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Scaling of insulation in seals and whales

Authors

  • M. Ryg,

    1. University of Oslo, Department of Biology, Division of General Physiology, PO Box 1051, Blindern, 0316 Oslo, Norway
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    • *Institute of Aviation Medicine, P.O. Box 14, Blindern, 0313 Oslo, Norway.

  • C. Lydersen,

    1. University of Oslo, Department of Biology, Division of General Physiology, PO Box 1051, Blindern, 0316 Oslo, Norway
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  • L. Ø. Knutsen,

    1. Greenland Fisheries Research Institute, Marine Mammal Section, Tagensvej 135, DK-2200 Copenhagen N, Denmark
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  • A. Bjørge,

    1. Norwegian Institute for Nature Research, University of Oslo, PO Box 1037, Blindern, 0315 Oslo, Norway
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  • T. G. Smith,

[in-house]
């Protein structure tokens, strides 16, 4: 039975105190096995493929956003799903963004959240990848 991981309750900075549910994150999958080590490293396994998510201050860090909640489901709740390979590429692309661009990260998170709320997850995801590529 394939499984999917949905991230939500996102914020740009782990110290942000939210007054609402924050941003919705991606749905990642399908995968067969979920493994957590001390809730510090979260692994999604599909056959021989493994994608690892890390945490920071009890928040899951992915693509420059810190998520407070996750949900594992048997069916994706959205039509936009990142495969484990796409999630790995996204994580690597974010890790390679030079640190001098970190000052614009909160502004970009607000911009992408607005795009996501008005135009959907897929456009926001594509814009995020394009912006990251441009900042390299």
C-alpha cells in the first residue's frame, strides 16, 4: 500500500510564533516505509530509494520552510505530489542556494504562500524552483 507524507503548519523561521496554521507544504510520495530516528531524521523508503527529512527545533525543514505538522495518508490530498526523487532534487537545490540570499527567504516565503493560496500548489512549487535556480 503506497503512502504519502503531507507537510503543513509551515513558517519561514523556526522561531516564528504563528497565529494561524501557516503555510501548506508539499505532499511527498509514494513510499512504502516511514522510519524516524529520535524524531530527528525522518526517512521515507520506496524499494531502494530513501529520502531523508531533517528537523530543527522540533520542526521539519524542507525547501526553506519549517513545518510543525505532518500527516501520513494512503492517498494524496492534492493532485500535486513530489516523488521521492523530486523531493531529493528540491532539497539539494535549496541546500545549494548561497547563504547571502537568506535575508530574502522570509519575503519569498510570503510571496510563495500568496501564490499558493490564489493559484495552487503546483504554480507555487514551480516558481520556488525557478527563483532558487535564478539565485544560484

1. Fisheries and Oceans, Arctic Biological Station, Ste-Anne de Bellevue, Province de Québec, Canada H9X 3R4
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    • **Fisheries and Oceans, Pacific Biological Station, Nanaimo, B.C. Canada V9R 5K6

  • N. A. ØRitsland

    1. Norwegian Polar Institute, PO Box 158, 1330 Oslo lufthavn, Norway; and University of Oslo, Department of Biology, Division of General Physiology, PO Box 1051, Blindern, 0316 Oslo, Norway
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Abstract

We describe scaling of morphological variables that influence total insulation in eight species of marine mammals ranging in average size from 35 to 30000 kg. We also calculate total heat loss and the partitioning of heat loss through the body surface and appendages. For the eight species investigated, heat loss in 0°C water is appreciably higher than the predicted basal metabolic rates for small species such as the ringed seal. Rorquals, on the other hand, will probably not need to raise their metabolic rates to keep warm. At rest, 10–30% of the heat production of a resting animal is lost through flippers, fins and flukes. This amount can increase to 70–80% during moderate exercise. Whole-body conductance scales with body size in the same way in marine as in terrestrial mammals, although conductance is higher for a given body size in a marine mammal.

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